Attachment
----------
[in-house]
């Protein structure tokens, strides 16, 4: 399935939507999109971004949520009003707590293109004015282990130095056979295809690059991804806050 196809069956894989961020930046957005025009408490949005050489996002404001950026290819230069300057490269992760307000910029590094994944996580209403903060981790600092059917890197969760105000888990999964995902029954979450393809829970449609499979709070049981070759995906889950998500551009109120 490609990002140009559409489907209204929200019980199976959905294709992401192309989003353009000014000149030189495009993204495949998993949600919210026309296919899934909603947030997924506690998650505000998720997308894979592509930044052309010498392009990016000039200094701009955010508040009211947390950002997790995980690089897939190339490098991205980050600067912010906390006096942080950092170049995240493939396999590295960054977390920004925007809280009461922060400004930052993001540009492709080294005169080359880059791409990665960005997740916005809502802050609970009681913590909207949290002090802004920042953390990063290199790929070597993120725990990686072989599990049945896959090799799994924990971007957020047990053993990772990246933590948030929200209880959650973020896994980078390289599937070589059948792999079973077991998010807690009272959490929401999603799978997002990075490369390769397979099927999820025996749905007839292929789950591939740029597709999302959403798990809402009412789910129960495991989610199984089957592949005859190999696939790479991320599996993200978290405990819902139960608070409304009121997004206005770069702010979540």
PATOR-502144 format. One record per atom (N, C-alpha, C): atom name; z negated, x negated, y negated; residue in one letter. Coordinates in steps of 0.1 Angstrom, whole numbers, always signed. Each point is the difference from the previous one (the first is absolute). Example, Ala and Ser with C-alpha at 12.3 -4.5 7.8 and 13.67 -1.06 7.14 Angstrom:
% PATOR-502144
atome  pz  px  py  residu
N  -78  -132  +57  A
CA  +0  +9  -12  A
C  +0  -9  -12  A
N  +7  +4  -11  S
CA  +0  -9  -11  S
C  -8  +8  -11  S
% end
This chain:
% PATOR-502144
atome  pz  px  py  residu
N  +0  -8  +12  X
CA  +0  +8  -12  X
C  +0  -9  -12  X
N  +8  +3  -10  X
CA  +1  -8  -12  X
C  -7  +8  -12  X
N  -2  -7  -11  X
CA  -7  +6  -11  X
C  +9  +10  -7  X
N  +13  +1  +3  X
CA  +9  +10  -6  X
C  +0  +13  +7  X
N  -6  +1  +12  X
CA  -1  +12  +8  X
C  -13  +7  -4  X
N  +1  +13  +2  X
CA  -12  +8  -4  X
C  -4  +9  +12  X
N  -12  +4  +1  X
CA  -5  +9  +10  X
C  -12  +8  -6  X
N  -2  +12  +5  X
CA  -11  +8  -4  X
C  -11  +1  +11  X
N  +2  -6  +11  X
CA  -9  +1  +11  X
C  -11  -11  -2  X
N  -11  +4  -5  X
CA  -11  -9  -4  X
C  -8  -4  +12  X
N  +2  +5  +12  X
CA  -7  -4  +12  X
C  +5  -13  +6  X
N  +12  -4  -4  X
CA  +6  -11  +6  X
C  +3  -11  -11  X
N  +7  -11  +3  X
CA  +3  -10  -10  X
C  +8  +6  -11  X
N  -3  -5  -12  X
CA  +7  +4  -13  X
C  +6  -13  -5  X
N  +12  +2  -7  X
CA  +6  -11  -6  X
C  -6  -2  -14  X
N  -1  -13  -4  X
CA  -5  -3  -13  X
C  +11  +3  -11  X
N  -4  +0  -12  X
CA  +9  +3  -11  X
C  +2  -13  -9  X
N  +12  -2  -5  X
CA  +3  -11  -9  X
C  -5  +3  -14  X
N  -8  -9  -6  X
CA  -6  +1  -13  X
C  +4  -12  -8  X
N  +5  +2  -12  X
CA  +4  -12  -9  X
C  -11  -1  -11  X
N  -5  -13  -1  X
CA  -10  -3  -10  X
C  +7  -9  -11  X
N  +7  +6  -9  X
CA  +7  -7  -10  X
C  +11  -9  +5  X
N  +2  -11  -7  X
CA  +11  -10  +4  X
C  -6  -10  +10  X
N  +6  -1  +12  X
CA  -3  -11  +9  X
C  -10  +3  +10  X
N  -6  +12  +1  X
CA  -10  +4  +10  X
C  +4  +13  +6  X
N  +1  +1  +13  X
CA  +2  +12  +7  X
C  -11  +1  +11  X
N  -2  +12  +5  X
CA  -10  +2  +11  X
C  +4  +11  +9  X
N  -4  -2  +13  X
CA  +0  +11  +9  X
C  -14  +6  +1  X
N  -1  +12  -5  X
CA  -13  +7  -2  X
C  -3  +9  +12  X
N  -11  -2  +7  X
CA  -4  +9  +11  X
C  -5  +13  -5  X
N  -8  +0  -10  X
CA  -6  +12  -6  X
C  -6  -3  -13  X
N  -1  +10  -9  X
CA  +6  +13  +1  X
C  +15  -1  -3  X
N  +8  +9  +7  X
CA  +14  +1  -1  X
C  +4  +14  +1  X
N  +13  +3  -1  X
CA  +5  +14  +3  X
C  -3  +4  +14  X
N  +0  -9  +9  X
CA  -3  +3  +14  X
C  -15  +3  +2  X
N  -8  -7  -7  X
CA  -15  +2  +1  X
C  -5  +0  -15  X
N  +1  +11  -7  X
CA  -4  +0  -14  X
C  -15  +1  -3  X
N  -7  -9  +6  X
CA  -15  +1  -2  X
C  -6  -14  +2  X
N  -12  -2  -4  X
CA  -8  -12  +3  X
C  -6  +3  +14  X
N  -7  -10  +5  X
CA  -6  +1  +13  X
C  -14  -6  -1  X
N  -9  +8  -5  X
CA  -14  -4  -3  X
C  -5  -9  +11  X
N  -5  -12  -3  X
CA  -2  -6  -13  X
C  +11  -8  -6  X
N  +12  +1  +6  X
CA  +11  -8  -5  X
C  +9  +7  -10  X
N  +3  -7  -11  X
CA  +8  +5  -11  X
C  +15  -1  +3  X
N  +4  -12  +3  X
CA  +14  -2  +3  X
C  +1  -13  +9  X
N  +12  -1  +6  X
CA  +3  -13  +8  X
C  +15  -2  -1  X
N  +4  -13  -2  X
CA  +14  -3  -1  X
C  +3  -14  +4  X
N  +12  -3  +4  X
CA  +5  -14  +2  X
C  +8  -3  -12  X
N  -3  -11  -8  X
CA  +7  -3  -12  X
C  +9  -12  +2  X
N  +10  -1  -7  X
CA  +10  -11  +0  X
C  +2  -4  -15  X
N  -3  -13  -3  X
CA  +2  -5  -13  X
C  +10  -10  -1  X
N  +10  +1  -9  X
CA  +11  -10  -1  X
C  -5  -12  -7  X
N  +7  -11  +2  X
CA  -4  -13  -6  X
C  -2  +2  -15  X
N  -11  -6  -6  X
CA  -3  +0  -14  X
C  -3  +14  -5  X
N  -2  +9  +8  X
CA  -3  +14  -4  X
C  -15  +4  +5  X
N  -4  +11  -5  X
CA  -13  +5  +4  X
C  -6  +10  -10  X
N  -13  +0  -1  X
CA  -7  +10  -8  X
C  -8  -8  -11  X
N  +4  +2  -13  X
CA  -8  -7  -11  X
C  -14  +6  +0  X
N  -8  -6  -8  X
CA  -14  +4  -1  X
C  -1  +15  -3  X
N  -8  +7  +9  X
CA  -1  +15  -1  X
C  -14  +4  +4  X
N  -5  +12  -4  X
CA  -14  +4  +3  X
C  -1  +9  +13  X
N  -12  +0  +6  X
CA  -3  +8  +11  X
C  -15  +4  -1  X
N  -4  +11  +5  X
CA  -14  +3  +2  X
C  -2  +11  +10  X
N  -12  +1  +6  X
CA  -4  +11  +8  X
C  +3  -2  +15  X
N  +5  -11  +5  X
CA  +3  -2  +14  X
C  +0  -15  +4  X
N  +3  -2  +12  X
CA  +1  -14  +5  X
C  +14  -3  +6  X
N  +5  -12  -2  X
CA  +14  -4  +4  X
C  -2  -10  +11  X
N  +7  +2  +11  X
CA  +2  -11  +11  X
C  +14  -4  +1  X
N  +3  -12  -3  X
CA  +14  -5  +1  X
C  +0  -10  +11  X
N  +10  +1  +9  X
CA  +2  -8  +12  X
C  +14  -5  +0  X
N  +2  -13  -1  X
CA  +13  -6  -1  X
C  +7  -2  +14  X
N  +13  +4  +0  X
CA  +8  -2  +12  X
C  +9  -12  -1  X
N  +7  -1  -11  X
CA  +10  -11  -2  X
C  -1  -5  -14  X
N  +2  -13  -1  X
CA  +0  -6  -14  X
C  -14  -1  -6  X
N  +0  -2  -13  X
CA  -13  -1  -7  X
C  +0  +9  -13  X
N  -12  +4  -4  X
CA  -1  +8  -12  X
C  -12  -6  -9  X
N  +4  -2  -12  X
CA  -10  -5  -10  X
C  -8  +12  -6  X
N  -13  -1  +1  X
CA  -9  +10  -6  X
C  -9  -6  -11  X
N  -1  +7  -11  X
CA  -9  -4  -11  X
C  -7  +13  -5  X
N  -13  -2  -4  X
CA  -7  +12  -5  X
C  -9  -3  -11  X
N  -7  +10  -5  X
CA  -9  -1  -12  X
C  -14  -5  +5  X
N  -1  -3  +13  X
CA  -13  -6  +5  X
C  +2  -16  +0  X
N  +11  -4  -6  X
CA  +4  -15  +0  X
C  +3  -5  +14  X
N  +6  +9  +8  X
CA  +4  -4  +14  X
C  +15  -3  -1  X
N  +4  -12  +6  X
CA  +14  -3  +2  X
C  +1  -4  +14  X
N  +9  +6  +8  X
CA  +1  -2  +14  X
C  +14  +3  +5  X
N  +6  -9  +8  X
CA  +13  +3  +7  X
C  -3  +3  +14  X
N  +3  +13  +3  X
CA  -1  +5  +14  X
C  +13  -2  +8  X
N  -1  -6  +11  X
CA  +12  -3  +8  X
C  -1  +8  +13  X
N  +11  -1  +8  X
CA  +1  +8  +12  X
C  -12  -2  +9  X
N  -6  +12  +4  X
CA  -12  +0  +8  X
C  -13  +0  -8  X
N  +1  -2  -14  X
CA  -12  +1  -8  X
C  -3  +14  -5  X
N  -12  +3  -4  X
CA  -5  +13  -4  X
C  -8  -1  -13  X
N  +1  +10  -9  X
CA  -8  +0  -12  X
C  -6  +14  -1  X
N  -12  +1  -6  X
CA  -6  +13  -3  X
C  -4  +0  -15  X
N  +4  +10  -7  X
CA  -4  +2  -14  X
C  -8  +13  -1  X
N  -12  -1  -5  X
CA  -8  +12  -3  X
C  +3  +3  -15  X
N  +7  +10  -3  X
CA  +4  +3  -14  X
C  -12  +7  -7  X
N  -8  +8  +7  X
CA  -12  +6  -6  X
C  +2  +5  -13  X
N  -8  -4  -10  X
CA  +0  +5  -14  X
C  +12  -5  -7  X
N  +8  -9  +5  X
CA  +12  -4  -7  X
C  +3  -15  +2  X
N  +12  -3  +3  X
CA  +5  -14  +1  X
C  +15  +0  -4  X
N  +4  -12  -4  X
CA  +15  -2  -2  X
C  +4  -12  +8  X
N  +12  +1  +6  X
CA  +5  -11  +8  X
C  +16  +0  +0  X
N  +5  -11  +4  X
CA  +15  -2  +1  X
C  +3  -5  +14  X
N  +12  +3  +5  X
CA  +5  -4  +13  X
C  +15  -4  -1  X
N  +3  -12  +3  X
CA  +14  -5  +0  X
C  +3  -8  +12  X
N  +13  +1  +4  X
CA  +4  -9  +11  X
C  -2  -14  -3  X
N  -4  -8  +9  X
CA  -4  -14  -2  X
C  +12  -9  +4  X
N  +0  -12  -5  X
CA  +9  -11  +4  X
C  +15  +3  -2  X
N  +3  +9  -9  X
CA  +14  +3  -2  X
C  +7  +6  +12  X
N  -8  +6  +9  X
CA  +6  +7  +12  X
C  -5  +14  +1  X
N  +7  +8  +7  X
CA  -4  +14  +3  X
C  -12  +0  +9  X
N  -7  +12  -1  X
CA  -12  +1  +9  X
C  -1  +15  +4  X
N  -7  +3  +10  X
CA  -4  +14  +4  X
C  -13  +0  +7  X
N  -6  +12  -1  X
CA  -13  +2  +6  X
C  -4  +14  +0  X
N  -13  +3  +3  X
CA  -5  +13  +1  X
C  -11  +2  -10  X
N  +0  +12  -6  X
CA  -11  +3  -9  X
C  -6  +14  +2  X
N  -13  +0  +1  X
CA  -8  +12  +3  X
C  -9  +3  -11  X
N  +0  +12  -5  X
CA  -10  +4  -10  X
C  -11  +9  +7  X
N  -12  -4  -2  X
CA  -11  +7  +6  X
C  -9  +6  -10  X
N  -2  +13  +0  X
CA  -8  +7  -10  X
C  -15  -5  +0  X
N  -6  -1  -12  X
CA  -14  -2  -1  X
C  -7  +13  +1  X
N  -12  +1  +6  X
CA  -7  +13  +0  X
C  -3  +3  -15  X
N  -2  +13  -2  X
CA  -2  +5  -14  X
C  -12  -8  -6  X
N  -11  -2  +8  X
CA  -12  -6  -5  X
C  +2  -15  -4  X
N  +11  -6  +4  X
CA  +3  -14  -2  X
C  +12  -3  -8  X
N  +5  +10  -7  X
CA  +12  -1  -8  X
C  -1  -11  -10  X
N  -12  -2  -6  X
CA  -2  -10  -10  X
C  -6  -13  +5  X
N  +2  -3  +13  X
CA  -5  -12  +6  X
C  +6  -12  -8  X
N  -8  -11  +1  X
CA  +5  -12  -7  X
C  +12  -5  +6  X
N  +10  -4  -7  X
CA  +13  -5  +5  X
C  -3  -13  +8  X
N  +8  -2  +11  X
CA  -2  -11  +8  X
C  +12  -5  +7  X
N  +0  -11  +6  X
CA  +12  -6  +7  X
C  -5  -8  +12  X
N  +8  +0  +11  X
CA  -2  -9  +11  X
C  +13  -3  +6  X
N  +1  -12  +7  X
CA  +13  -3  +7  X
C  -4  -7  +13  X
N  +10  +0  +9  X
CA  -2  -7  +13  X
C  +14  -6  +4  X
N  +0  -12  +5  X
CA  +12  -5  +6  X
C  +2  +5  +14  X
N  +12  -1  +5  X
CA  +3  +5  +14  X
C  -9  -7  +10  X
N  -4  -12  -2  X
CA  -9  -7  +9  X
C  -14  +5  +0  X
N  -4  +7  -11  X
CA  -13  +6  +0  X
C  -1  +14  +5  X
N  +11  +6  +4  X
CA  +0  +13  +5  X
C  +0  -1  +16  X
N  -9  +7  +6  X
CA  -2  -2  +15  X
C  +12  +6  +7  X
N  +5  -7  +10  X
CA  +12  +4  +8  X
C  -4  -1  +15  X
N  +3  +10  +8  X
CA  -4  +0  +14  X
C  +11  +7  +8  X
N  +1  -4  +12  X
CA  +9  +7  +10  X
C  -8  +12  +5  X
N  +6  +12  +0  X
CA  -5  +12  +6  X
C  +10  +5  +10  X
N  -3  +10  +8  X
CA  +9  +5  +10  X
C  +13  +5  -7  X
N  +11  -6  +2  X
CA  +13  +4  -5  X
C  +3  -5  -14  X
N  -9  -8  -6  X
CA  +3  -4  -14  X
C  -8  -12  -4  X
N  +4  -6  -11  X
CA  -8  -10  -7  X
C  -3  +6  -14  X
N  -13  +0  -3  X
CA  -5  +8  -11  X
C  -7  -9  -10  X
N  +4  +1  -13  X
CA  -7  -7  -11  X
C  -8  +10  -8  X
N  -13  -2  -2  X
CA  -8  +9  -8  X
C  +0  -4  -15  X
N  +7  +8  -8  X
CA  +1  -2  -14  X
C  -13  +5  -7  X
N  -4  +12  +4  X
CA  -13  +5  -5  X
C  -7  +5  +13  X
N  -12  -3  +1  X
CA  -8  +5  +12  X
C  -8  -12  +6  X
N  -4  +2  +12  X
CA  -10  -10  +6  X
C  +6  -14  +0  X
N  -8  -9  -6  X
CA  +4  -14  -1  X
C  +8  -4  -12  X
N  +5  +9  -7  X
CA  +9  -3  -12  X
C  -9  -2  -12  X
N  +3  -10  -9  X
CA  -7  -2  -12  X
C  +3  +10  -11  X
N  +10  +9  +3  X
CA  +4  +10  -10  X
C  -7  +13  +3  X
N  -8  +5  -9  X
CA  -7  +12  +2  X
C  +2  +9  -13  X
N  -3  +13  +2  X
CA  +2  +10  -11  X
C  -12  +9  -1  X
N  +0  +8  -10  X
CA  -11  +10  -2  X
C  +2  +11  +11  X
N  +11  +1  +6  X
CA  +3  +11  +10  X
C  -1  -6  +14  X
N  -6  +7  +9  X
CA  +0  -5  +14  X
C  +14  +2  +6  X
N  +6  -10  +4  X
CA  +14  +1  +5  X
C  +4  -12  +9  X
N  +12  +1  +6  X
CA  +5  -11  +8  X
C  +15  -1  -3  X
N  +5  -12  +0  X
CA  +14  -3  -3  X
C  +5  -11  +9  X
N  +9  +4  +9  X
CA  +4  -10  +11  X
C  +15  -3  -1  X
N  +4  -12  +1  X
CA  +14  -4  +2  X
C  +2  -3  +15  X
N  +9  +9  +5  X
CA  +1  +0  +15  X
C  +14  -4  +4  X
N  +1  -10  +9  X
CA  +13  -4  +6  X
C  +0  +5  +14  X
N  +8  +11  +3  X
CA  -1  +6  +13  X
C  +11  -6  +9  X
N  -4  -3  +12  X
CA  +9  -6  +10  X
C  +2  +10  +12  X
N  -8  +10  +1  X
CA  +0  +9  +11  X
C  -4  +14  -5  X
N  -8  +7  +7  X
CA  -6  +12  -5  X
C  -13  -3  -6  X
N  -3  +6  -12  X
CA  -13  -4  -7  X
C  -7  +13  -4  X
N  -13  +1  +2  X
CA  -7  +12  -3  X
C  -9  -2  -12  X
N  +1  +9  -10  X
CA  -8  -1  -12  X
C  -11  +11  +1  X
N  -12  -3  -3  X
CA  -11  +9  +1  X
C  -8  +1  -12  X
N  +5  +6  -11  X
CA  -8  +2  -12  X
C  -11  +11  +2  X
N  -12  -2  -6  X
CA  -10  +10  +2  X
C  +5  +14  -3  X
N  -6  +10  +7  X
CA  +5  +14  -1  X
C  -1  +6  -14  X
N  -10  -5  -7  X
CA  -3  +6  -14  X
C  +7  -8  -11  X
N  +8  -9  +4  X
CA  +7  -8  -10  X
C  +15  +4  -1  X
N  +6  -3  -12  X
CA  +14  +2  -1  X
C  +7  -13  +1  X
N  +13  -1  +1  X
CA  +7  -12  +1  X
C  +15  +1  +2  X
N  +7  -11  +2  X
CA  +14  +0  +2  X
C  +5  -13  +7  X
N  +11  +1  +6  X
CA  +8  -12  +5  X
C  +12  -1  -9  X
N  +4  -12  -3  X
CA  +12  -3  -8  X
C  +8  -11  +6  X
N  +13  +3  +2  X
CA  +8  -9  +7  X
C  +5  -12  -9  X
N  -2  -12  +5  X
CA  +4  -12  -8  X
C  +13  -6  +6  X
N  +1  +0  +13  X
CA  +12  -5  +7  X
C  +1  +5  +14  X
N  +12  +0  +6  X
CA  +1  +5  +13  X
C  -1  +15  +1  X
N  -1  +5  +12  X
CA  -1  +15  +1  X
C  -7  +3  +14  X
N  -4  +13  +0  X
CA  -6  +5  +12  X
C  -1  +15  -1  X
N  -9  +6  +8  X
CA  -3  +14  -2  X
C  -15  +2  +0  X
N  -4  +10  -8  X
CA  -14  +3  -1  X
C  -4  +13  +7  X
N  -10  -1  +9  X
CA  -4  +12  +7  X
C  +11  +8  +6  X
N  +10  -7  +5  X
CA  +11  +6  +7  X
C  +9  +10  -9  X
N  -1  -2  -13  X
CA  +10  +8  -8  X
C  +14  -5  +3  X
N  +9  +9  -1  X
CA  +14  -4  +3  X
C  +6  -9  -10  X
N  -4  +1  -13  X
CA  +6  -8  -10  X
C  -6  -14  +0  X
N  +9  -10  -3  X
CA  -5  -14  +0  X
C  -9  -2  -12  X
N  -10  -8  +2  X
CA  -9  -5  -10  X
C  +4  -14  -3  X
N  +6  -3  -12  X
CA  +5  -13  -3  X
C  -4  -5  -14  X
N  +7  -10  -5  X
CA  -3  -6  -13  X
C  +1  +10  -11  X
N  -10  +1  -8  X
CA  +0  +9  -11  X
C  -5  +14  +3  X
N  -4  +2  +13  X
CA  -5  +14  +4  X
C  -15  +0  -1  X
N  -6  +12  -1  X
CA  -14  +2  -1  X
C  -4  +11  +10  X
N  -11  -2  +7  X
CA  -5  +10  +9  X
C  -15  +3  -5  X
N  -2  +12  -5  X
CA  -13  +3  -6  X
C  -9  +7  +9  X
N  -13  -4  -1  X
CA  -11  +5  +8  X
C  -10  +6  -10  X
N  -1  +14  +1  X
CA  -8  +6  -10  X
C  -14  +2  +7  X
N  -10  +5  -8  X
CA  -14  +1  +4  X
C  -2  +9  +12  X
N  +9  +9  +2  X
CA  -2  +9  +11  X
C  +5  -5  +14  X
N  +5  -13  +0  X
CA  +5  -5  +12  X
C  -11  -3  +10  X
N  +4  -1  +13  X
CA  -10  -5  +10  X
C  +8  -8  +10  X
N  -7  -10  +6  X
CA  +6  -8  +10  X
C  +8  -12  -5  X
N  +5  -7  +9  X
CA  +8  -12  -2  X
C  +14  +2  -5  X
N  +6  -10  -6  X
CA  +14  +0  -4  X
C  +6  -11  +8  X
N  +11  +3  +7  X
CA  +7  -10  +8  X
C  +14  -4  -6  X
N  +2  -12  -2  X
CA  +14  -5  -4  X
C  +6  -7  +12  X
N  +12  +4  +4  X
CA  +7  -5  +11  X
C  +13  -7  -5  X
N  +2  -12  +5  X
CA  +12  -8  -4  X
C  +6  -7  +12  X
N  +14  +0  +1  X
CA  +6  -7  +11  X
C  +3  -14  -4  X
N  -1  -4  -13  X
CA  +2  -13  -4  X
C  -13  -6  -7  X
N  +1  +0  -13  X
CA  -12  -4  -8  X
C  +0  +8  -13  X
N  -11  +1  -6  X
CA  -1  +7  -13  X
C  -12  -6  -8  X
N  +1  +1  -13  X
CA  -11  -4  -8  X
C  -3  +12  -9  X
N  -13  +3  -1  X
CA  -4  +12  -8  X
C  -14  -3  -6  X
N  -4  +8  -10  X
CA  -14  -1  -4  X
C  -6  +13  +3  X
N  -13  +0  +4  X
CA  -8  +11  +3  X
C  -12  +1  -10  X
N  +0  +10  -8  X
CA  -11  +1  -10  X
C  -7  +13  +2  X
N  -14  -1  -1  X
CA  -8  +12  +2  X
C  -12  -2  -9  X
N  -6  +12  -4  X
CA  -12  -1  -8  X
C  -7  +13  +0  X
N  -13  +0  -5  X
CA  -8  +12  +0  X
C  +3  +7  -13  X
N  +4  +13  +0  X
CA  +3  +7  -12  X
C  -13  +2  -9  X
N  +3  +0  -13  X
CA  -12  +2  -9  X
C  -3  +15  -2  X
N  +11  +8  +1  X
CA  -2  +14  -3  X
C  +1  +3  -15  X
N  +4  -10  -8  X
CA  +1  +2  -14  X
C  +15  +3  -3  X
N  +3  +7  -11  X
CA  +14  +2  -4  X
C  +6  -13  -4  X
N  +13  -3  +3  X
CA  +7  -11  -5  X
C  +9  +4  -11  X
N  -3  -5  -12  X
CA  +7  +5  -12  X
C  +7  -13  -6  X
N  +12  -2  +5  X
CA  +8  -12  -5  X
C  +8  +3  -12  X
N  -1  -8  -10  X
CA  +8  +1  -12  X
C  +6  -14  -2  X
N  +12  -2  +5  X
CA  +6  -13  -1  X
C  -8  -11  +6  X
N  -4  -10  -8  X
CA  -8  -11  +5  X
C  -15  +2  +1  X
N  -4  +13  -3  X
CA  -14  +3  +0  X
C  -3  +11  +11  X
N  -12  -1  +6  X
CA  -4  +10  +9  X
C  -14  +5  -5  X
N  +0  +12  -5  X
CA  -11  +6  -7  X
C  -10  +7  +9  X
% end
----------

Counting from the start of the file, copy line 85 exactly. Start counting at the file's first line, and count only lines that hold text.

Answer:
N  +6  -1  +12  X